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Domestic Violence

By Reuters  |  Posted 05-14-2008 Print

The Oklahoma Senate voted 47-0 in April to enlist GPS technology to protect victims of domestic violence. The Illinois House of Representatives unanimously passed similar surveillance legislation last month.

Part of the appeal is money. GPS is a cost-effective alternative to prison, said Paul Lucci, deputy commissioner of the Massachusetts Probation Service, pointing to a chart taped to his office wall showing a state-wide surge in use of GPS--mostly to track sex offenders but also for others.

"These people probably should be in jail but the cost of incarceration can be as much as $30,000 or $40,000 a year. The GPS costs about $3,400 a year," he said.

"I think it's good on both sides. It is a device to protect the public. Although we can't guarantee anyone's safety, it provides an extra level of supervision on somebody. On the other side, for a defense attorney, it is in lieu of incarceration," said Lucci.

Domestic Violence

The Massachusetts law was inspired in part by Cotter's death and other cases of repeated abuse in a country where authorities say more than 1,000 women are murdered each year by intimate partners. It alerts police whenever an offender enters a restricted zone such as near a woman's home or office.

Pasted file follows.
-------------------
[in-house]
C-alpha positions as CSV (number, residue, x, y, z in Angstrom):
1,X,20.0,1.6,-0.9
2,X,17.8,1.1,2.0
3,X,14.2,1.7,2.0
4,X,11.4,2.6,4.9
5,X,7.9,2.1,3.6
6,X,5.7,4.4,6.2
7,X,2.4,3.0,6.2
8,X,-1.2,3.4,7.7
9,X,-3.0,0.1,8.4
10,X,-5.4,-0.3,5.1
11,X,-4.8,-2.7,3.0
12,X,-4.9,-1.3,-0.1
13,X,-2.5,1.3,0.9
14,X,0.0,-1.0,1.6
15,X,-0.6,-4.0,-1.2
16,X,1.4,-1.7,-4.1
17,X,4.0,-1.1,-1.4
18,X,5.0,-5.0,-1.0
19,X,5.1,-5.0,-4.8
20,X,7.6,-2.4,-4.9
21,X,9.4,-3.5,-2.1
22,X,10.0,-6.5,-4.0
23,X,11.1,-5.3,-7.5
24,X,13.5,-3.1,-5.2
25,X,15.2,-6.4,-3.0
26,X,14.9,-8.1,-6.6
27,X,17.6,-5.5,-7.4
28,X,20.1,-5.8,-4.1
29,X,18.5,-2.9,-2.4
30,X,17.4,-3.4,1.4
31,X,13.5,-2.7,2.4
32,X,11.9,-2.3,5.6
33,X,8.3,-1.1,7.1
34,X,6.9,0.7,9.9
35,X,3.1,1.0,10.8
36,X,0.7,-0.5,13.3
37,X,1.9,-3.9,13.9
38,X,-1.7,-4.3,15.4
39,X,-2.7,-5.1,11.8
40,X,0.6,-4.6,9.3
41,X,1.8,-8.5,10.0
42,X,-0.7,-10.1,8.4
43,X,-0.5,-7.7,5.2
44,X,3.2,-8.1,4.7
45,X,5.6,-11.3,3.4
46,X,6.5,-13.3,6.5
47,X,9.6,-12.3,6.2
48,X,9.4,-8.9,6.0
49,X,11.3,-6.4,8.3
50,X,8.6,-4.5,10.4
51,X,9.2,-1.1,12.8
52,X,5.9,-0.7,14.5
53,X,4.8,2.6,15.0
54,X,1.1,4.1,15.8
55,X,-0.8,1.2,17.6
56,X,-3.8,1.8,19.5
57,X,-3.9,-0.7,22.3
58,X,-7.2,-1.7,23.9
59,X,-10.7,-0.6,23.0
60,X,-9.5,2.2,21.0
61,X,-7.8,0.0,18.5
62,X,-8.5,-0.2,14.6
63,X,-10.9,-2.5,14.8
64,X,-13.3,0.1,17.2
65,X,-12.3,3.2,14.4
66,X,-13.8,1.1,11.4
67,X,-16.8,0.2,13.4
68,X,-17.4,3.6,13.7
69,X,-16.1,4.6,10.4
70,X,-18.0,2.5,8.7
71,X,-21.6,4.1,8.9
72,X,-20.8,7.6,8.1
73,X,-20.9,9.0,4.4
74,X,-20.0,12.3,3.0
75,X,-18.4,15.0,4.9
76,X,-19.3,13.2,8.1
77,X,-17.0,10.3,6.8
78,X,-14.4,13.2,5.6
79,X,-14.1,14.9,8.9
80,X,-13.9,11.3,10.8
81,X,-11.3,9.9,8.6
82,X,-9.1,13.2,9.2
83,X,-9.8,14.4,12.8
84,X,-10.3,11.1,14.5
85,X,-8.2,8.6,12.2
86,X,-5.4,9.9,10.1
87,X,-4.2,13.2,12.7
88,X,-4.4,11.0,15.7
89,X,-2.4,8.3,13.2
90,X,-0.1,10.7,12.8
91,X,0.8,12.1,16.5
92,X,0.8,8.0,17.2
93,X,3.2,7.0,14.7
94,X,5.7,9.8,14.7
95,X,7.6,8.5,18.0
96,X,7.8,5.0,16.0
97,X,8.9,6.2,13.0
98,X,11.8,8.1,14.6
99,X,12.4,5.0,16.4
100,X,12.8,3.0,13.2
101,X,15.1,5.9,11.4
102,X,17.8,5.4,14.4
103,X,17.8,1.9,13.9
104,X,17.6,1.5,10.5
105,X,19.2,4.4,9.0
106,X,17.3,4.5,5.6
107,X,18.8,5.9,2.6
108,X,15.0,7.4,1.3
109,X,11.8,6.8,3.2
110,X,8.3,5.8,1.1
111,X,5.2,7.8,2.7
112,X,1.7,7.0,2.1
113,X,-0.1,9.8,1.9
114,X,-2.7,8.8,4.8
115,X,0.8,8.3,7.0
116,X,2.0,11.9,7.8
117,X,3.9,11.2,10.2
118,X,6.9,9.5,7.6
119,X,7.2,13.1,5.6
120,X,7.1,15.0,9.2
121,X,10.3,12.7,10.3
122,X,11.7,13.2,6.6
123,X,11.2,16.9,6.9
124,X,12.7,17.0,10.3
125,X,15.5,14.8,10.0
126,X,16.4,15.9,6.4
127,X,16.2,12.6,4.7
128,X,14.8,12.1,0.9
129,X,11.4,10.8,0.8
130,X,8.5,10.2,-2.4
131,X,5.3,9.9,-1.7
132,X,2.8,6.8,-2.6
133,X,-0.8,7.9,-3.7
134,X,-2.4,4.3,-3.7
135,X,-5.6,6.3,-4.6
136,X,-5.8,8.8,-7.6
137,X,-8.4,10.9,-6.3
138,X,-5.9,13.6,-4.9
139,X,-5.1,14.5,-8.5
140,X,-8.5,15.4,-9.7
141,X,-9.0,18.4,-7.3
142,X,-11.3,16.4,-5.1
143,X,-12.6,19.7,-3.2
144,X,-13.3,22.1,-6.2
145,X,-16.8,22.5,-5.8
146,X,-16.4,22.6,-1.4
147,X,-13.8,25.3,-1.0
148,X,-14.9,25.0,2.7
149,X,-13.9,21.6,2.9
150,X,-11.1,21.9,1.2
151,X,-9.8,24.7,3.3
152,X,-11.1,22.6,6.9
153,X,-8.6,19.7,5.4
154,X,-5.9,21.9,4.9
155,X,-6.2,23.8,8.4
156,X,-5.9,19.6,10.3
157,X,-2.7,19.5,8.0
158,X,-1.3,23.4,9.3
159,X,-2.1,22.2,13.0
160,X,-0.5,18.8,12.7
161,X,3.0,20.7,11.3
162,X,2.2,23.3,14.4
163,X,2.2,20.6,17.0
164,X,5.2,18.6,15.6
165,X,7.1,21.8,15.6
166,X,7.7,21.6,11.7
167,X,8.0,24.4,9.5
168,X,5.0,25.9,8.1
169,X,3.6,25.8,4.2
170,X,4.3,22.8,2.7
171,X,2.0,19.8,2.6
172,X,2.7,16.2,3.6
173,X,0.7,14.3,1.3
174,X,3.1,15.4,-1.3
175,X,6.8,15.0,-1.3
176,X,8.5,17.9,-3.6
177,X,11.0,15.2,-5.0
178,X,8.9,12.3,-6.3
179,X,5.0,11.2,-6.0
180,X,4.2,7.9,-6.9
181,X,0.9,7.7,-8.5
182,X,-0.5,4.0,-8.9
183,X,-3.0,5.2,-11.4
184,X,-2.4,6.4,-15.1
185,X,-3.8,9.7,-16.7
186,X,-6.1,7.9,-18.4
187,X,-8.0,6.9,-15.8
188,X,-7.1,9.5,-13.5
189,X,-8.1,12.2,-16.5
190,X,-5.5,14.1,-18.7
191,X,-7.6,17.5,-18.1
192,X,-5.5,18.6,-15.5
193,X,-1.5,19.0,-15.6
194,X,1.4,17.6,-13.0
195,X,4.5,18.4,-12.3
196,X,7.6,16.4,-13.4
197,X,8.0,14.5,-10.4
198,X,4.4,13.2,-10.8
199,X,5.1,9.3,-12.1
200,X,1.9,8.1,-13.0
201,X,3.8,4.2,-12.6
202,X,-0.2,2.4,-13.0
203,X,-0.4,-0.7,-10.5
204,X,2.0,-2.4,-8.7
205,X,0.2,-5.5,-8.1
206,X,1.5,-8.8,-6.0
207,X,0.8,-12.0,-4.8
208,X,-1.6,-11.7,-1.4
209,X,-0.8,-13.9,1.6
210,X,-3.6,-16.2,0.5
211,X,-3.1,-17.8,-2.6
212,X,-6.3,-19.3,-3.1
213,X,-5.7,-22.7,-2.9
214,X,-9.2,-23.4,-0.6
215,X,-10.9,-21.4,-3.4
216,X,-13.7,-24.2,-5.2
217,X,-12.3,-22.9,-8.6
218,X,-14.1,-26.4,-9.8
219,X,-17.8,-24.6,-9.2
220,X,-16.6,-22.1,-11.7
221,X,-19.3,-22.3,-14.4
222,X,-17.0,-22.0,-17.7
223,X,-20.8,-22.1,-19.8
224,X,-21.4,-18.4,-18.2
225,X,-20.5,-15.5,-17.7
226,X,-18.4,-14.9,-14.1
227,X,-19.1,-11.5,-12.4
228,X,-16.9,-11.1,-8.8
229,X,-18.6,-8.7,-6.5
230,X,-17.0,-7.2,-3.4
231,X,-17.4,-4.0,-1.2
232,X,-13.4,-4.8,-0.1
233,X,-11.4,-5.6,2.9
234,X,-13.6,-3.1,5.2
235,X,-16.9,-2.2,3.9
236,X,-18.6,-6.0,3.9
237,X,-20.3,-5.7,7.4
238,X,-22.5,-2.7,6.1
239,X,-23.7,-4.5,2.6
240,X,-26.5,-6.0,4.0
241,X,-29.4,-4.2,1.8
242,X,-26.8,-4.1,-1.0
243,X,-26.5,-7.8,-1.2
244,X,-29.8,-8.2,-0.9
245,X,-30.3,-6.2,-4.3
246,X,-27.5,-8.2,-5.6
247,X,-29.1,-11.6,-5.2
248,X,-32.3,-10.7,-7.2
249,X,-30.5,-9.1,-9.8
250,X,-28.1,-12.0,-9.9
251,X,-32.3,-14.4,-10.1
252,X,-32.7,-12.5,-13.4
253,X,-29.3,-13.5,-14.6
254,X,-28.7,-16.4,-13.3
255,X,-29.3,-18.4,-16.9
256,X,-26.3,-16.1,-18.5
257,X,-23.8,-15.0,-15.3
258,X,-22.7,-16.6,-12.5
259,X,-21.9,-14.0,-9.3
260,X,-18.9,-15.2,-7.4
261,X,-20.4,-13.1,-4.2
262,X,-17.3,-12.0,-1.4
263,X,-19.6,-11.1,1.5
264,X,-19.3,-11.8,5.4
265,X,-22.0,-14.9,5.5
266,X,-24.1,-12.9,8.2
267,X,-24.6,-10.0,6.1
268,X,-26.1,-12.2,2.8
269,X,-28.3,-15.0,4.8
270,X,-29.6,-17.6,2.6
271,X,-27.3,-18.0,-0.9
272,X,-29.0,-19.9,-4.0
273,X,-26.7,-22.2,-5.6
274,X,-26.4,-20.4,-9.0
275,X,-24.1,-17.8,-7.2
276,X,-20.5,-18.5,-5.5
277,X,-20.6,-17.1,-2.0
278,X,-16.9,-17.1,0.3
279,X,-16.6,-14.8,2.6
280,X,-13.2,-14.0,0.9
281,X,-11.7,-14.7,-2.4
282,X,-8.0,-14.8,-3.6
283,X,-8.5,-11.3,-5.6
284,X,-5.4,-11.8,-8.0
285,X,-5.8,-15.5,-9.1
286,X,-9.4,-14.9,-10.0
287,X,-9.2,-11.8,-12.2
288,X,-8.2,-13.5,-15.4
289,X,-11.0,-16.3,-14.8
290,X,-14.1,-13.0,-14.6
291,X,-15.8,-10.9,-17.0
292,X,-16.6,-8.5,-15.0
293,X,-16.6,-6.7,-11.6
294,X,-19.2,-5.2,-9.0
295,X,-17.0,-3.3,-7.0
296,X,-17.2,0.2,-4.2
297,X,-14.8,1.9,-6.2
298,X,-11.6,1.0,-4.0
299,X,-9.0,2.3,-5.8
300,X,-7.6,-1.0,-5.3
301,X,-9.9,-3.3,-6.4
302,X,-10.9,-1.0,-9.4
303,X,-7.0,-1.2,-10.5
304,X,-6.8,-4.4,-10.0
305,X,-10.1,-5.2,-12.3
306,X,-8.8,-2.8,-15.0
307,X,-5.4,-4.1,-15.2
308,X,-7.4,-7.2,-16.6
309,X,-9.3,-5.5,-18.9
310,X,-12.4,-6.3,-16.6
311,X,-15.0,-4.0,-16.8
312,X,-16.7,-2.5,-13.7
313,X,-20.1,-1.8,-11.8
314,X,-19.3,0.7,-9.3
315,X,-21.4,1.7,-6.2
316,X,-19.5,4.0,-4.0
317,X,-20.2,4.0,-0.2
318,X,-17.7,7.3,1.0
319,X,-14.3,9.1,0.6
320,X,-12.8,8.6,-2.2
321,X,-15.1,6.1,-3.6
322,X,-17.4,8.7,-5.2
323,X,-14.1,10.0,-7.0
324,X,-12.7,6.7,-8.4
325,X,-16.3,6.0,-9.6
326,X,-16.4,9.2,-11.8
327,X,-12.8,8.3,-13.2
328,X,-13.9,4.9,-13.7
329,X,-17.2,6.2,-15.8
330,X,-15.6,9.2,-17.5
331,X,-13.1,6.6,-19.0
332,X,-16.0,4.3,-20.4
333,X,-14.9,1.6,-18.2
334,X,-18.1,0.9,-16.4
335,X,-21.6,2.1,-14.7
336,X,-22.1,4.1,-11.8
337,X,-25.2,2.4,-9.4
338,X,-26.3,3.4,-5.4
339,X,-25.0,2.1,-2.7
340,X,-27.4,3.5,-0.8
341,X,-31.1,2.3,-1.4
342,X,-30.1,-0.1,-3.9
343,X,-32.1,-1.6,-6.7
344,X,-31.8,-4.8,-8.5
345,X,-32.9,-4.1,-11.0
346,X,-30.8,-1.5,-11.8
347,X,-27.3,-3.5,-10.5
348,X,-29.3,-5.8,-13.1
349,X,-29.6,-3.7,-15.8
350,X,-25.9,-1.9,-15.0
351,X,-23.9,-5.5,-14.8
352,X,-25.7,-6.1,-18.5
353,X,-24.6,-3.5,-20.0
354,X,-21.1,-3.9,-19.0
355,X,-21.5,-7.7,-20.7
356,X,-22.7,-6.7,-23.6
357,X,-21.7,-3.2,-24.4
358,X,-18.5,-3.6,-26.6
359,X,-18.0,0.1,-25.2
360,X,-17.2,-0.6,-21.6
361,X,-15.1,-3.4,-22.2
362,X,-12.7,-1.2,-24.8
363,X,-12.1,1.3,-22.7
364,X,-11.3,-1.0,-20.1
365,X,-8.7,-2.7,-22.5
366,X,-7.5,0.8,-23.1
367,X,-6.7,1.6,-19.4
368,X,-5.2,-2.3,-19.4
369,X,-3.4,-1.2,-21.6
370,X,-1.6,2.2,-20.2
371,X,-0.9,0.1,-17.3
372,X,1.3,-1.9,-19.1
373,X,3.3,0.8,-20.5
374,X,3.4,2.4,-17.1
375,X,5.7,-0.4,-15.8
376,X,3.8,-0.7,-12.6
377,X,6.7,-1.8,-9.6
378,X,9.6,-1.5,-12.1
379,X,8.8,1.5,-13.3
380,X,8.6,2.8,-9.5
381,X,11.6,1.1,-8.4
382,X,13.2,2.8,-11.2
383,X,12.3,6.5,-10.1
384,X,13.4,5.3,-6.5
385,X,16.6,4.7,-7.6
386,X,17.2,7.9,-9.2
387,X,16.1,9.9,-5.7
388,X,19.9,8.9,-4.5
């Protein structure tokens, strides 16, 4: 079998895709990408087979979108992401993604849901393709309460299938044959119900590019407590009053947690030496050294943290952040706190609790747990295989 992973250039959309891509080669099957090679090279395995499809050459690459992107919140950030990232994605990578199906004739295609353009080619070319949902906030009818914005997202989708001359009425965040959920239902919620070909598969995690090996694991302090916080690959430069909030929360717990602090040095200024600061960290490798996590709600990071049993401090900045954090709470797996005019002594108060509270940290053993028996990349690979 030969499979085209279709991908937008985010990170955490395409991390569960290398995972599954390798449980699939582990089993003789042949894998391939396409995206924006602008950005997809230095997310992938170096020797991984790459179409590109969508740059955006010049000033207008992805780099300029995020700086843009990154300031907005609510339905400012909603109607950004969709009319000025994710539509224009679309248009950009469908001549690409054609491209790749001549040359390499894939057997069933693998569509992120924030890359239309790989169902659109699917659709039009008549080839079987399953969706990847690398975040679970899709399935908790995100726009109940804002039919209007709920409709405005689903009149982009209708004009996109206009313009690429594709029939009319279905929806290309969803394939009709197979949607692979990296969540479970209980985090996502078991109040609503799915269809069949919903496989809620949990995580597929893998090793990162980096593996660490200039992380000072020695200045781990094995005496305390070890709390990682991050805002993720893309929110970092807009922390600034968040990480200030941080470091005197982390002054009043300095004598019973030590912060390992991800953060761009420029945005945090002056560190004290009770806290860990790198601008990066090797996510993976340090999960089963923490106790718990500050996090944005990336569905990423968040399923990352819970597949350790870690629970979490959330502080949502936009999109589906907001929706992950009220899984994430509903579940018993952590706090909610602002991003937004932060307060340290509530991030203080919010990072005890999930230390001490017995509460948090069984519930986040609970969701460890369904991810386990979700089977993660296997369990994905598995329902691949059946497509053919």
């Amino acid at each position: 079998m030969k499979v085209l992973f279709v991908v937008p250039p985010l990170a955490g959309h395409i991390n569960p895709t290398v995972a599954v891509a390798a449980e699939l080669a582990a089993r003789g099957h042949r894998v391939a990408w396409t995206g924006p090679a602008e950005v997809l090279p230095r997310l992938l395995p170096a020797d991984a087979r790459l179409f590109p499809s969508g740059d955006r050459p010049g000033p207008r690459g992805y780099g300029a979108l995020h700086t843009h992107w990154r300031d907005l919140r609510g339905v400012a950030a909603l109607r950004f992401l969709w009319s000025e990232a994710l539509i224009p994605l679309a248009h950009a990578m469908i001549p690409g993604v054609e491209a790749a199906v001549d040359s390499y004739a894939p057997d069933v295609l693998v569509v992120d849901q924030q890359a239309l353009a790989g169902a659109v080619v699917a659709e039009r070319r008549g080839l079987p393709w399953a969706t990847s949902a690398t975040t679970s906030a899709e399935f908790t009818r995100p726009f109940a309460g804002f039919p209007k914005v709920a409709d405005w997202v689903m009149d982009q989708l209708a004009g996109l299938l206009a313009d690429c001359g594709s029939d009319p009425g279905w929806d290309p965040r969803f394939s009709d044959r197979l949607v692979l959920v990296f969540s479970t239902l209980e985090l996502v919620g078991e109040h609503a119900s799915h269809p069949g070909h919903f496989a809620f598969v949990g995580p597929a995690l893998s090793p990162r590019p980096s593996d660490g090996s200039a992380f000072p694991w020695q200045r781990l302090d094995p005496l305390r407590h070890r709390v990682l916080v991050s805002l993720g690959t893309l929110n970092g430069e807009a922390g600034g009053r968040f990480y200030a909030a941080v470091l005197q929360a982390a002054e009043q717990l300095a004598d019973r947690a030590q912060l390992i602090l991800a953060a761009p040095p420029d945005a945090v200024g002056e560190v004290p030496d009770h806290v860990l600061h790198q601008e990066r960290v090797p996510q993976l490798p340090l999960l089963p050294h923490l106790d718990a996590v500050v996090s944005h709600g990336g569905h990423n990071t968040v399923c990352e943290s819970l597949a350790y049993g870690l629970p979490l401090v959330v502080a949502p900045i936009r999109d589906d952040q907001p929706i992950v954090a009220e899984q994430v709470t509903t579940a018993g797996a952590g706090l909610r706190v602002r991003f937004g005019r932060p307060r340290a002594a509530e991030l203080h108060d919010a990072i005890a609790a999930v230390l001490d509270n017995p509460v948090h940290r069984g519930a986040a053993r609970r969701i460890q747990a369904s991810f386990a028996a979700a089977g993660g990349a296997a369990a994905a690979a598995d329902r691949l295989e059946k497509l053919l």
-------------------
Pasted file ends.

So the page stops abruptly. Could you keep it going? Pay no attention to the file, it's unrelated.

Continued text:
"It's more than just slapping a GPS on a guy. You have to really have an intelligent coordinated approach to it and then it really can save lives," said Diane Rosenfeld, a professor at Harvard Law School who helped draft the Massachusetts law.

The Jeanne Geiger Crisis Center, a women's shelter which in 2006 began piloting the GPS program in Newburyport, a Massachusetts city north of Boston, has a high success rate--none of the eight men fitted with GPS have violated protective orders while wearing the bracelets.

Kelly Dunne, associate director at the center, said Dorothy Cotter's murder highlighted several major problems. A judge, for example, released her husband without bail less than a week after he violated a restraining order and threatened to kill her. Five days later, he murdered her.

"As a result of that homicide, we now identify high-risk perpetrators as early as possible," she said. "In some cases the judge orders GPS," she said.


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